Jose Bright, director of the Teboho Trust Saturday School, helps poor South African children find their dreams.
Had Jose Bright arrived in South Africa before 1994, his ethnicity might have prevented him from doing the work he came to do. Apartheid’s end had called for an overhaul of government services, including the merging of a once segregated education system. Bright’s experience with the U.S. government earned him the opportunity to advise South Africa.
“[United Nations delegations] kept insisting that I should come over and be part of the transformation process,” Bright says. “I had no context to what was happening in the country…so I felt that I couldn’t possibly add any value here.”
His doubts didn’t stop him, though. After he learned about the low test scores and high dropout rates of poor South African children, he was inspired to spread his work beyond the government.
“The children here, I found initially when I came in contact with them…they had no hopes; they had no dreams,” Bright says. “They were told they were ugly. They were told they were mistakes. They were told they wouldn’t amount to anything.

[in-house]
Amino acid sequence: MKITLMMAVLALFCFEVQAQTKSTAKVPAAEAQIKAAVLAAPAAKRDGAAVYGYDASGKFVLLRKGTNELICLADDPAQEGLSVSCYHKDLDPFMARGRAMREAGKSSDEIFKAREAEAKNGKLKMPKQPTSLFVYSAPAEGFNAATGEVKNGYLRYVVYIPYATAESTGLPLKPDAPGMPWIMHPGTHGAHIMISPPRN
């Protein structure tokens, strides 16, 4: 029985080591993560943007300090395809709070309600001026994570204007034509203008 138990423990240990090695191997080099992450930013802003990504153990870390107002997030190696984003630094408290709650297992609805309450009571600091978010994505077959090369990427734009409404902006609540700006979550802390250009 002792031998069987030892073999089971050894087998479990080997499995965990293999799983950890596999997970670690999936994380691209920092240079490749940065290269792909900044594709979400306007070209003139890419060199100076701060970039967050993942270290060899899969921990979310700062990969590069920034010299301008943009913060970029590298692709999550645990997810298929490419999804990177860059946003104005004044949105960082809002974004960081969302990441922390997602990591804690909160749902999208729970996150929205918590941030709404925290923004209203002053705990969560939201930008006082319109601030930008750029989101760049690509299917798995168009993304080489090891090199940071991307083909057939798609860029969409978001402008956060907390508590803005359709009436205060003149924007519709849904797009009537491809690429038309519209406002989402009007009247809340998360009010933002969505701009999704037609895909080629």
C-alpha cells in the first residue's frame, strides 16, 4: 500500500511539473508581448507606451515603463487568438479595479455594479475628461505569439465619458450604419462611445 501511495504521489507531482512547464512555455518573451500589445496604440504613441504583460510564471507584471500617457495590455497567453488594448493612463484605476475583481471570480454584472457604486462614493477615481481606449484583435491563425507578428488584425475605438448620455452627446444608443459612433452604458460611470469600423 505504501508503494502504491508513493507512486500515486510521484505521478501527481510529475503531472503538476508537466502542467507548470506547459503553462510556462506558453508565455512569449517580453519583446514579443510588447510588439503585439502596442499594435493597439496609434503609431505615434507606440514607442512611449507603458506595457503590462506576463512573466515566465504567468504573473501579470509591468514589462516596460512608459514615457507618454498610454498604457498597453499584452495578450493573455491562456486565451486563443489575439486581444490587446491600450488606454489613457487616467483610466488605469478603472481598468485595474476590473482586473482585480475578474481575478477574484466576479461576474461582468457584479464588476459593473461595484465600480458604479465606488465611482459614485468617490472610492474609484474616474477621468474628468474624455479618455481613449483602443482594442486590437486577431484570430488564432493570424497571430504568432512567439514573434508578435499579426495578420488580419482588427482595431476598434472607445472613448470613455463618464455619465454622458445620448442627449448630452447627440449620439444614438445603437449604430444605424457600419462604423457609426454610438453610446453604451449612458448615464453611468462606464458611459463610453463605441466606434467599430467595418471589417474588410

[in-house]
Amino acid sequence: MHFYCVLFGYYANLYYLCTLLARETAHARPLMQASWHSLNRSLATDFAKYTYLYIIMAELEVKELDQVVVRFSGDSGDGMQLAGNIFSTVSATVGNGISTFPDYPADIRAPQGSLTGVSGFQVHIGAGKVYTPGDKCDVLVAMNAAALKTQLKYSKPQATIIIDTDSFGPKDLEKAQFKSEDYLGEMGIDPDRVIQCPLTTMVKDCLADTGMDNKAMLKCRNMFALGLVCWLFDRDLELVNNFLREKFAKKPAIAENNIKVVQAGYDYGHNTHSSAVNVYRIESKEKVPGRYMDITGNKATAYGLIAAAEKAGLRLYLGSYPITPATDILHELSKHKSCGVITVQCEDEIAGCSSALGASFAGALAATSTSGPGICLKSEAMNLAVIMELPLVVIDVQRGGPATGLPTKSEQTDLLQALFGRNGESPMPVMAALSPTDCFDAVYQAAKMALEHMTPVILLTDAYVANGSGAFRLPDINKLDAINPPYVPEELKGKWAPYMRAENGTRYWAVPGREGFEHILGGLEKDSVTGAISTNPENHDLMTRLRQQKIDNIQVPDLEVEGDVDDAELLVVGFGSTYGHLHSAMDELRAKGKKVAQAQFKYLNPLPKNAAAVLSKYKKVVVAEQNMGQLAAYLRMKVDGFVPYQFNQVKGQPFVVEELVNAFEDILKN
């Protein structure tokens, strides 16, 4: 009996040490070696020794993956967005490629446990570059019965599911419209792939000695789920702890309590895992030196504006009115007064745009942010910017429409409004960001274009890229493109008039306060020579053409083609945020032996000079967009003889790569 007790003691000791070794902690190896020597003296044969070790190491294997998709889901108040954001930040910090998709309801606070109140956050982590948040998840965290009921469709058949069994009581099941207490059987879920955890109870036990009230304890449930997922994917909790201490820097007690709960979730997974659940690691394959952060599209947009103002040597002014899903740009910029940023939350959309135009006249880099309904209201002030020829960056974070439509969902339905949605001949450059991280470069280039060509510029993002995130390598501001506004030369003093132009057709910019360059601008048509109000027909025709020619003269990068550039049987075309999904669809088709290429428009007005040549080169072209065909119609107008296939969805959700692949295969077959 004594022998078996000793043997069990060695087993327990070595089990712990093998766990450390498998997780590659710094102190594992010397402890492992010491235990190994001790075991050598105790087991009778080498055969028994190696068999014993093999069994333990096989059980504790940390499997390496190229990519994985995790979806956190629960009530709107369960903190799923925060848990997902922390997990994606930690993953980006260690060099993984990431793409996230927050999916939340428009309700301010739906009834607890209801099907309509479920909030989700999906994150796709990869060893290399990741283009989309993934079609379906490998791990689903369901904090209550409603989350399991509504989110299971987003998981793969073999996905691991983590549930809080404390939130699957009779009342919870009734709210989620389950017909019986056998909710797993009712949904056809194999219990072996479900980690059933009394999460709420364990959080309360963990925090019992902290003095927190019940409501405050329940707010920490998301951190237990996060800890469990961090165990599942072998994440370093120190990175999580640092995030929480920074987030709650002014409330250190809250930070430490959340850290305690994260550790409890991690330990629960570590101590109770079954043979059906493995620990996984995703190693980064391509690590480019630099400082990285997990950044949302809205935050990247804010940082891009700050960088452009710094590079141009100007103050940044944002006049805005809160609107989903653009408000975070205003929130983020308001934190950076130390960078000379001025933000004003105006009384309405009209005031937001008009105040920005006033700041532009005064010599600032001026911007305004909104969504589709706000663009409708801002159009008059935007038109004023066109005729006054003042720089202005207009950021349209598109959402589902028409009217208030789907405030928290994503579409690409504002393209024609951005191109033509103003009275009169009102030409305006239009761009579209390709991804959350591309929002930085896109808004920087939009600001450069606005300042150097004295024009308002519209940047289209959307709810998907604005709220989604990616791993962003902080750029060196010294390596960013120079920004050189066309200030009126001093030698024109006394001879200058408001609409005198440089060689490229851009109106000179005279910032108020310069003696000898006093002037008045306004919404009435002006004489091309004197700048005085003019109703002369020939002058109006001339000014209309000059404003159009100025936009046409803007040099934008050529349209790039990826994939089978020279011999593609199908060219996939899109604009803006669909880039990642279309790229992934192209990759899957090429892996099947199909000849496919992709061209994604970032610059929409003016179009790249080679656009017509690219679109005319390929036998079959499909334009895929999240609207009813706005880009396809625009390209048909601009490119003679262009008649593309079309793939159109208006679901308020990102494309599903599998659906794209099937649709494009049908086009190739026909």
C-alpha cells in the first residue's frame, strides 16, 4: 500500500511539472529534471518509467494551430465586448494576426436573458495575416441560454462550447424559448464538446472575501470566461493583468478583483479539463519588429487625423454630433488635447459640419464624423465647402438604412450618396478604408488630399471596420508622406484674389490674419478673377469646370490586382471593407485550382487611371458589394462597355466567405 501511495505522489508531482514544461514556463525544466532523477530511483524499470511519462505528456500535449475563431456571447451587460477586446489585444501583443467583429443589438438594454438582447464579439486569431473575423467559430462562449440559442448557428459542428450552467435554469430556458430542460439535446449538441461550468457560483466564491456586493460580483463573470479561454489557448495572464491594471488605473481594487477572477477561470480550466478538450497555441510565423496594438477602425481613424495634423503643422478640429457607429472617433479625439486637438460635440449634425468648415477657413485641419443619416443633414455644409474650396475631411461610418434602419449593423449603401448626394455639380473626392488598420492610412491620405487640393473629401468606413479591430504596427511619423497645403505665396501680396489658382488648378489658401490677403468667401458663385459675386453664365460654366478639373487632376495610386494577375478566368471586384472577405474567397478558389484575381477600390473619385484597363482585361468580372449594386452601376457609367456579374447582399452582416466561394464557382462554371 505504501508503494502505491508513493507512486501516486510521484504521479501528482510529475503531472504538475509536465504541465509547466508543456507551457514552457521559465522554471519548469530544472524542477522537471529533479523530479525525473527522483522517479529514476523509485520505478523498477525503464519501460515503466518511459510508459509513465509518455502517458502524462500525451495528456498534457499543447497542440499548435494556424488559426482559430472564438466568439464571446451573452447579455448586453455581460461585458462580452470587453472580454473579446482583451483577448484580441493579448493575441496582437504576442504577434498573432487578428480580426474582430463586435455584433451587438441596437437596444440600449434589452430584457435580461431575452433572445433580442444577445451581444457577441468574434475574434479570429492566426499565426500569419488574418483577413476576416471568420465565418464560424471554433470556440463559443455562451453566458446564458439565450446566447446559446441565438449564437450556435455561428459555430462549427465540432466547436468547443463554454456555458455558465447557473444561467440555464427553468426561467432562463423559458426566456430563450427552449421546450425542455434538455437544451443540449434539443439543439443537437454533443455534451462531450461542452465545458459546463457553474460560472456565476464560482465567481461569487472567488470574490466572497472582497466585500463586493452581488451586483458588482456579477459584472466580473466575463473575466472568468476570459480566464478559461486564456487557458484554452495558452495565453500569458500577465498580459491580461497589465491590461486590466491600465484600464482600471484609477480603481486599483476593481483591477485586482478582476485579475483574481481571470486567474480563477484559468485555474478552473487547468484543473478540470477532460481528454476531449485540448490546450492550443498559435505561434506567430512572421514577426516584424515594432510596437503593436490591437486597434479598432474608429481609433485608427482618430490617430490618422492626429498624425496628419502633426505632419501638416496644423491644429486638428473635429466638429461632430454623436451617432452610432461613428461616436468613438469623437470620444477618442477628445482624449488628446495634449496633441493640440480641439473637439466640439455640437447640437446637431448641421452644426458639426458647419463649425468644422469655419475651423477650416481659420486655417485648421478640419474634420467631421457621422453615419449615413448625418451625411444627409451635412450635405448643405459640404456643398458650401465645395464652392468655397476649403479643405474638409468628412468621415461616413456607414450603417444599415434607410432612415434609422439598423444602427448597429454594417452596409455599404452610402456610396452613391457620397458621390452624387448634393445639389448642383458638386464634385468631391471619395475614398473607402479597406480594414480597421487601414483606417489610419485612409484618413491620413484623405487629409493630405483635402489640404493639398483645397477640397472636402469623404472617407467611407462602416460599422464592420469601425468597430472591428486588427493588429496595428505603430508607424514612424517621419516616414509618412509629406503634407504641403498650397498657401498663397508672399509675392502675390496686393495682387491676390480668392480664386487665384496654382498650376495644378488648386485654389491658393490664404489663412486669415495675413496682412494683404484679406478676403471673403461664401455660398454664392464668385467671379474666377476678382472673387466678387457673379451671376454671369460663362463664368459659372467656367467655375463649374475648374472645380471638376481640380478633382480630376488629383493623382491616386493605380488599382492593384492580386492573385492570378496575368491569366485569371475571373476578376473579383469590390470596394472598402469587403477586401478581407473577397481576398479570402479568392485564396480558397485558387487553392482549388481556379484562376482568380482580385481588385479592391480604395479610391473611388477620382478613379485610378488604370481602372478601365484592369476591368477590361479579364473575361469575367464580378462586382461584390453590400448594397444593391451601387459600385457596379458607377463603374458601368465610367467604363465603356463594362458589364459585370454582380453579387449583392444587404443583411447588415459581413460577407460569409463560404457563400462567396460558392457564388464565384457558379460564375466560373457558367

“I found that a light went on when we started talking about opportunities, when we started talking about dreaming, when we started talking about putting road maps together for them to have the kind of life they want.”
With money out of his own pocket, Bright founded the Teboho Trust Saturday School in 2001 in Soweto, a poor Johannesburg township. According to teboho.com, the community picked the name Teboho, which means “we thank God for bringing you to us” in the Sesotho language.
What began with only five children has grown to 232 students. Some are on their way to graduating from major South African universities.
On Saturdays, when most youngsters are enjoying a day off from school, Teboho students are expanding their life skills, such as how to start a business and work in groups. Other youngsters come to clear up confusion about what they’ve learned in their daily school, where classes are taught in native languages they don’t understand. At the Teboho Trust Saturday School they learn in English, and they can also practice French.
Bright’s work has led him to accept South Africa as his home. But the school’s acceptance of him holds much more significance, especially at a time when hatred of foreigners pervades poor areas like Soweto. It’s a problem affecting the entire country, which prides itself as a Rainbow Nation embracing many different races and cultures.
“At the end of the day, a stranger came to help you,” Bright tells his students. “You must go out there and help other strangers.”